Afghanistan: ‘famine is coming’

IssueFebruary - March 2023
News by PN staff

‘The unanimous view of the UN, the Red Cross, Red Crescent, the nongovernmental organisations, our own 1,500 aid workers, who are now being paralysed, is that the crisis is just catastrophic. It’s a population in freefall, really. Again, it’s minus-15 Celsius, but people are out in the open. People have now been hungry for months.

‘Famine is coming and will engulf six million, is the estimation. Water and sanitation is lacking for people. Epidemic disease is threatening. It couldn’t be worse, really.’

Those were the words of Jan Egeland, secretary general of the Norwegian Refugee Council, speaking to Democracy Now! from Kabul, Afghanistan, on 12 January.

One problem Egeland mentioned: ‘We need the frozen assets of the Afghan people to be released for the people.’

Stolen money

After the Taliban retook control of Afghanistan in August 2021, governments around the world seized the $9bn foreign assets of the Afghan central bank. $7bn was ‘frozen’ by the US, leaving $2bn in the hands of Britain, Germany, Switzerland and the UAE.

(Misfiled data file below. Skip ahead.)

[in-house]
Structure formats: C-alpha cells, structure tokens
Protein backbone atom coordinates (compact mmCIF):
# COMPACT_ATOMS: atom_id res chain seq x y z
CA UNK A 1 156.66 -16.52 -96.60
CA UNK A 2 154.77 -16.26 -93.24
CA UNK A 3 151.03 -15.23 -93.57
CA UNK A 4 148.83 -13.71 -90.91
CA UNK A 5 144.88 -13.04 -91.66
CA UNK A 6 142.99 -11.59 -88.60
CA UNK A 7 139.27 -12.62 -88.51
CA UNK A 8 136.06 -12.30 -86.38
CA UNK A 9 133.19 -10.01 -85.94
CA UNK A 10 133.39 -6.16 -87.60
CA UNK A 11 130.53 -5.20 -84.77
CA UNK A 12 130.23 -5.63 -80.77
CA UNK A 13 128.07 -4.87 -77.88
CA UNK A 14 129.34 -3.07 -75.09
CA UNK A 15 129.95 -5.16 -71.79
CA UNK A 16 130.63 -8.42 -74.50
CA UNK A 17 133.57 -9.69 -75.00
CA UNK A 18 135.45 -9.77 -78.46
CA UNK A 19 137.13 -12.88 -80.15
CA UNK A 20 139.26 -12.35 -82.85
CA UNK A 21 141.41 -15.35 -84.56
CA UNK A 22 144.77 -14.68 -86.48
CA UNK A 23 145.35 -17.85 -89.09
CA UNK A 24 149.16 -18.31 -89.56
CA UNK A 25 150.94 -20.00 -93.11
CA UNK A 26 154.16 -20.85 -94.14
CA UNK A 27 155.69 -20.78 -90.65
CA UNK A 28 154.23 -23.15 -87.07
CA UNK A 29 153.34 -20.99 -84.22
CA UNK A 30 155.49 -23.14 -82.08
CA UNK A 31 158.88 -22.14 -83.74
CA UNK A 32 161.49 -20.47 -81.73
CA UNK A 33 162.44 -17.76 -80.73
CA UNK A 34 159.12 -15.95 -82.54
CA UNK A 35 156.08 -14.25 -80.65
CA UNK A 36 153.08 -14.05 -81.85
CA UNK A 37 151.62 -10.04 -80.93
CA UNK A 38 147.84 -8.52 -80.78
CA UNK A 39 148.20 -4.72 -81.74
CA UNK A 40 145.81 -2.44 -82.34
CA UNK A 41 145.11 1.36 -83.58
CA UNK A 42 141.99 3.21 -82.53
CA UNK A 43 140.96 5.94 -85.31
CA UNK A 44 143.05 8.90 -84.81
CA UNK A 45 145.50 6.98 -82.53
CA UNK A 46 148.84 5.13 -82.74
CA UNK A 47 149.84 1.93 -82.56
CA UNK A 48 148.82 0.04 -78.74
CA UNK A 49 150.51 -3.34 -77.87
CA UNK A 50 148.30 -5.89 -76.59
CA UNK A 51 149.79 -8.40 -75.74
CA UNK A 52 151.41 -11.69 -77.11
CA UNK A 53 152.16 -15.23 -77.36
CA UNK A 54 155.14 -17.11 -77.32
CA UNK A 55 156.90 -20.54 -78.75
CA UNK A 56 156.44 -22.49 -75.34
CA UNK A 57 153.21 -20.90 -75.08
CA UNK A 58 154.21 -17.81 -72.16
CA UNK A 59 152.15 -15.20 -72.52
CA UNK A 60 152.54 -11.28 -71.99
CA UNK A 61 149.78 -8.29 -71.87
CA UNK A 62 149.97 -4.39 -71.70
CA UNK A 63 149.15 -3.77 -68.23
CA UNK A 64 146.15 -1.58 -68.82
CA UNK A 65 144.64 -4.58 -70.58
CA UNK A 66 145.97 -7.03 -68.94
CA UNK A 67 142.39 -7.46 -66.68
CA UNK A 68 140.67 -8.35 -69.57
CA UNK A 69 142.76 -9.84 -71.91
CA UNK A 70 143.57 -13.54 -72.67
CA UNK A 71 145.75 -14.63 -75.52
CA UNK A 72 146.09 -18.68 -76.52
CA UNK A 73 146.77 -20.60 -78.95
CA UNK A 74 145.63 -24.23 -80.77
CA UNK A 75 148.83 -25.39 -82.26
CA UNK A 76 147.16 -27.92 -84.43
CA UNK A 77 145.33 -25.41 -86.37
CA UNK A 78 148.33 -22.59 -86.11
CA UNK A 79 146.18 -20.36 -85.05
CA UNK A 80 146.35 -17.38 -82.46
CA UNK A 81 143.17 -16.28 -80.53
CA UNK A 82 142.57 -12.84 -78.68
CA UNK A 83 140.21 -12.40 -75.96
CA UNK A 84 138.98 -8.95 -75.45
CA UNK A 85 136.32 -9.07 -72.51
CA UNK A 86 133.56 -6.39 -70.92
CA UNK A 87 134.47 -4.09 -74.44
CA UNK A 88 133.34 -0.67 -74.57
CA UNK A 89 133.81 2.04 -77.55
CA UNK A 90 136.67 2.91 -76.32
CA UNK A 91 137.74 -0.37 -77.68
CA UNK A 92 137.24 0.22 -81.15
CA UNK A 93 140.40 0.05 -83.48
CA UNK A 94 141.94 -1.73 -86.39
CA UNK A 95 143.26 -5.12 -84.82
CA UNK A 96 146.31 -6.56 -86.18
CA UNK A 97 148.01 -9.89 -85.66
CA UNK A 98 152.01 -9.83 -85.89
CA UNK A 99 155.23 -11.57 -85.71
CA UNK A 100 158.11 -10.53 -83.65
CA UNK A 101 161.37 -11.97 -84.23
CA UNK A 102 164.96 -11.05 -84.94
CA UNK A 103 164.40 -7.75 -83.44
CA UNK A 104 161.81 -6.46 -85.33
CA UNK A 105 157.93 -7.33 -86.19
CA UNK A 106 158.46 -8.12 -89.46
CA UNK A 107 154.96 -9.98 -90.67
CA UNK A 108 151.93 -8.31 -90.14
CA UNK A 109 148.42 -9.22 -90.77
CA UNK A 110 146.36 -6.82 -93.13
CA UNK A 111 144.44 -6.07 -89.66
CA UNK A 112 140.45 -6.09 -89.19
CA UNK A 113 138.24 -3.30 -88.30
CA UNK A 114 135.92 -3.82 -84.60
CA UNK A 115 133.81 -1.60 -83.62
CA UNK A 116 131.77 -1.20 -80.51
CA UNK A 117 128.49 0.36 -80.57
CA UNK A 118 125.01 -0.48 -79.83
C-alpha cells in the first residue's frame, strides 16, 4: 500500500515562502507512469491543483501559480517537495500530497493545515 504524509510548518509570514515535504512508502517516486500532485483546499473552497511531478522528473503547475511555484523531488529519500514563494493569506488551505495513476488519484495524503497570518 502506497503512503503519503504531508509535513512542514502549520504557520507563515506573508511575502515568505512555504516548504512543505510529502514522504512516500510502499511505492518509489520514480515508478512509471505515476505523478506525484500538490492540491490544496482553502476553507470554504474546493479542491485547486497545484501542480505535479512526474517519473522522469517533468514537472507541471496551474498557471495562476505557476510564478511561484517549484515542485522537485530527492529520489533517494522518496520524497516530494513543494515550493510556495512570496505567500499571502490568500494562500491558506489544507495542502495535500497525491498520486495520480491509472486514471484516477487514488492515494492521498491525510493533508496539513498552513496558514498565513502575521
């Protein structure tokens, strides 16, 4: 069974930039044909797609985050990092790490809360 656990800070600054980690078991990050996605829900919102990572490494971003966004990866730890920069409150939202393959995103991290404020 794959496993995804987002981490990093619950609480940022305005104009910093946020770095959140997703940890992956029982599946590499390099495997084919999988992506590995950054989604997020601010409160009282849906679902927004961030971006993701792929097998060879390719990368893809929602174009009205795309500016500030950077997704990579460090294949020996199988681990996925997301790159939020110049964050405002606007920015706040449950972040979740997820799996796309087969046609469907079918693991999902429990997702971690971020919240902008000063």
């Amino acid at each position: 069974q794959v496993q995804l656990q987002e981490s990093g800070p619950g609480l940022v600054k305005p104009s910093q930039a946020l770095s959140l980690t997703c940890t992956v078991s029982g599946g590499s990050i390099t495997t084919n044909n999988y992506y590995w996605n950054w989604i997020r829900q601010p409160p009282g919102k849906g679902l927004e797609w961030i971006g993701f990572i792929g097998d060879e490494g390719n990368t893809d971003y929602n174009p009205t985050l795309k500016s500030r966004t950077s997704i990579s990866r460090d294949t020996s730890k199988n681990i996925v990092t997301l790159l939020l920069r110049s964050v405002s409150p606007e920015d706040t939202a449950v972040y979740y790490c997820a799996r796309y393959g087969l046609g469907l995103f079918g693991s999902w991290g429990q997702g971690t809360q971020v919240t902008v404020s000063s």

This had a disastrous effect on the Afghan economy.

PN believes that the Bank of England (BoE) is holding hundreds of millions of dollars of Afghan government reserves. The BoE and the treasury have refused to reveal how much Britain has seized, despite Freedom of Information requests.

All these stolen assets could have a valuable humanitarian impact if they were restored to the Afghan central bank. Much of the $9bn is actually money that was in the process of being used for business transactions, underpinning the Afghan economy.

In September, the US confiscated half of the Afghan assets it was holding to form a fund for 9/11 victims. The other $3.5bn was turned into an ‘Afghan Fund’ to ‘protect, preserve, and make targeted disbursements of that $3.5 billion to help provide greater stability to the Afghan economy’.

US journalist Sarah Lazare interviewed two of the four trustees of the Afghan Fund for In These Times and for Workday magazine. She discovered that, between September and December 2022, despite the desperate and urgent humanitarian situation in Afghanistan, the fund had not released any of the $3.5bn to support the Afghan economy, and had ‘no immediate plans to make significant disbursements to the central bank’.

Topics: Afghanistan